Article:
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It is better
to not be on
the web than
to be on and
not know why

John Sumser

is more
it seems.
John Gall


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Success Stories
(June 10, 1999) On a plane from Phoenix to Boston, we had the good fortune to share a cramped exit row with two people who were flying to job interviews. Although they didn't know each other and they were after different things (one sales and one technical), there was a great deal of similarity in their stories.

Under 25, they both learned to look for work using the web as a part of their college education. They had never looked for a job any other way. They had both found their first engagements online and expected to continue finding work this way until they were "middle managers". They wanted to relocate to bigger cities (better money). Neither of them wanted or understood stock options.

With our noses so close to the industry, it's hard to remember that just five short years ago, the idea of looking for a job online was constrained to a geeky subset who used DICE, Monster, Career Mosaic or the newsgroups. These days, Margaret Riley's famous FAQ is a part of the rites of passage from college to the work world. The change has been astonishing and rapid.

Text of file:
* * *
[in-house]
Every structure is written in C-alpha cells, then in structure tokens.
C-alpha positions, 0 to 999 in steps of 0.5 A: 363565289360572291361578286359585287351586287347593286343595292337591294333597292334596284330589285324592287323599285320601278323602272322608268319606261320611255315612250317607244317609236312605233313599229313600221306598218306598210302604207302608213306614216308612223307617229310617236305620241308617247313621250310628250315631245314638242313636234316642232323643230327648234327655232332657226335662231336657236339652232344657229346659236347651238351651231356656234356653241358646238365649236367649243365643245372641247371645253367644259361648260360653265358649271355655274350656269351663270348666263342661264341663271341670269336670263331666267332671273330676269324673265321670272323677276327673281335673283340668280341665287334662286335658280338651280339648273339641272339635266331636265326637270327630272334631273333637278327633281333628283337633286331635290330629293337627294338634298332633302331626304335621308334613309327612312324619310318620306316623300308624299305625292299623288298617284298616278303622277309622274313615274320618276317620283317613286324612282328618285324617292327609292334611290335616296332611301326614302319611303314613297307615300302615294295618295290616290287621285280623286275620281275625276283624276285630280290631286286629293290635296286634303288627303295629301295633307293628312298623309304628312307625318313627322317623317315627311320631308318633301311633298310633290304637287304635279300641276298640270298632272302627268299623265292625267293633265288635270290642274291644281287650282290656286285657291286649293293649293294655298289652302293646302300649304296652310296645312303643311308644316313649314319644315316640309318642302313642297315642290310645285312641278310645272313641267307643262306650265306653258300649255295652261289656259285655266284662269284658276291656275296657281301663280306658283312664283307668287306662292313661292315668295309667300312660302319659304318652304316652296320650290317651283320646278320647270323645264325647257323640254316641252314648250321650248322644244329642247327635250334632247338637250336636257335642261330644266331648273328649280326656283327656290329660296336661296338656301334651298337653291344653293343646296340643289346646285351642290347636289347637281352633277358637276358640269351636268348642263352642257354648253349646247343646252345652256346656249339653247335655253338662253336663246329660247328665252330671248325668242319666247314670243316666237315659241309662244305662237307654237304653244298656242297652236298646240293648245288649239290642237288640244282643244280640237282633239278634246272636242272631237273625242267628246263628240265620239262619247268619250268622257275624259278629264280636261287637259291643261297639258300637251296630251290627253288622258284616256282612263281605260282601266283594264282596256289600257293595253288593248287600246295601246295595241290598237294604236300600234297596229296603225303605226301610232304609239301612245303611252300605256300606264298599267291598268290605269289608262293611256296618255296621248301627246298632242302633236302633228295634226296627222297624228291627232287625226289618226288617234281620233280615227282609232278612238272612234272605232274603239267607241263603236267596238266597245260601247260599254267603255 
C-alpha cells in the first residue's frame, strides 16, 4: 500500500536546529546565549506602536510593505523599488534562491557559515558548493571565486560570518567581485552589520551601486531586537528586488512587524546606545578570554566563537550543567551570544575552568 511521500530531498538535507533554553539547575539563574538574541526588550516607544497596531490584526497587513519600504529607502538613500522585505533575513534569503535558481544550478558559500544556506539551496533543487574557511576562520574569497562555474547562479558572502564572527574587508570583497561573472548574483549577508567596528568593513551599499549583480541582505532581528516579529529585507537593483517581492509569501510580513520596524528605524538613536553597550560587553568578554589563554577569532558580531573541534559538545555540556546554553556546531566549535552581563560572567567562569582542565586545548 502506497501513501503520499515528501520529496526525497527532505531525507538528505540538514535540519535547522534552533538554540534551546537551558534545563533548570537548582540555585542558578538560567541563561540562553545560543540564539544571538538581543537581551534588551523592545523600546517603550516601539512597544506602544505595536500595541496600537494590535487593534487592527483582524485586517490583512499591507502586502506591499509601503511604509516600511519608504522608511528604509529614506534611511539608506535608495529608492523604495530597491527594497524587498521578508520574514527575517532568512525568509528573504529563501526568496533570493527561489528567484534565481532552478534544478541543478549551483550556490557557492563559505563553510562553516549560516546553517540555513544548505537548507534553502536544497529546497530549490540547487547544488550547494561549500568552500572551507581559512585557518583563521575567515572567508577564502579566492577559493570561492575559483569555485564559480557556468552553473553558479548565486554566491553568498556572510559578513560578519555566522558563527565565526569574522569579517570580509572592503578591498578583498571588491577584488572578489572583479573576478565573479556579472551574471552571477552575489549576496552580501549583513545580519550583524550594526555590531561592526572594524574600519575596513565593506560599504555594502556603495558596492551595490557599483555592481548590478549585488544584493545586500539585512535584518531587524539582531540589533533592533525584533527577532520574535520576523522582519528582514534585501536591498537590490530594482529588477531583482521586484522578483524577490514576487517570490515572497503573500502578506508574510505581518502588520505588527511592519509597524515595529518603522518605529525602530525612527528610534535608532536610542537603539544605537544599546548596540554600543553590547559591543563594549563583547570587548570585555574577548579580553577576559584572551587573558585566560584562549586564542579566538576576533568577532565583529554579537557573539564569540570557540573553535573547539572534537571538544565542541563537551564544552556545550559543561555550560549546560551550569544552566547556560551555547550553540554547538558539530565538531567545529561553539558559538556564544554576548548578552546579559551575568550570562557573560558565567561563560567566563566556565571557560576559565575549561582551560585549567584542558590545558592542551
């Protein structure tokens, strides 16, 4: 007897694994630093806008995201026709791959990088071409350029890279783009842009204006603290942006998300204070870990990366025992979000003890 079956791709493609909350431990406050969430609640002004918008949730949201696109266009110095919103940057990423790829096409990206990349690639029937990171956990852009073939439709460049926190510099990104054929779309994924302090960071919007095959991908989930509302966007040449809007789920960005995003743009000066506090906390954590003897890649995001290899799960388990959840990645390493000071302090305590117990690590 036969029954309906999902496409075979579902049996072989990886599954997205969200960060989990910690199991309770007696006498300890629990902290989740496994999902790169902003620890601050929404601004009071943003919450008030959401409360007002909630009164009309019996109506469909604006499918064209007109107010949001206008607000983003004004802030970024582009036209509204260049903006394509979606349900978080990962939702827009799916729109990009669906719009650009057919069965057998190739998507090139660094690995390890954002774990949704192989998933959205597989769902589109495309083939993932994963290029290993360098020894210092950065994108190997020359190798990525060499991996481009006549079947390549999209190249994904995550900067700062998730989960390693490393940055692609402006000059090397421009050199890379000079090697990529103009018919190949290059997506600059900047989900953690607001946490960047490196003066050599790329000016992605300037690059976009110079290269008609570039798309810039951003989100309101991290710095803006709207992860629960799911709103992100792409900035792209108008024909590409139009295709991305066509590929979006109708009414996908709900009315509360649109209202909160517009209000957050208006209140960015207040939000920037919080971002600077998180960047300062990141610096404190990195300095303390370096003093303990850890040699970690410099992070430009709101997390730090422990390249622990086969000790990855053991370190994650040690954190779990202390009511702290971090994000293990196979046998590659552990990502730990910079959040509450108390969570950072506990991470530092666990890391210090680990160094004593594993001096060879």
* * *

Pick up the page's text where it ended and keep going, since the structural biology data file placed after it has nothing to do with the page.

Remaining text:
What was most interesting about their stories was that they had both found the jobs they were pursuing on local Job Boards. The companies they were going to visit had been clever enough to understand that their target candidates lived in certain geographies and would be likely to look for work in the local markets. Both companies, located in Boston, were small firms with no national reputations. "It was something about the way the job was described."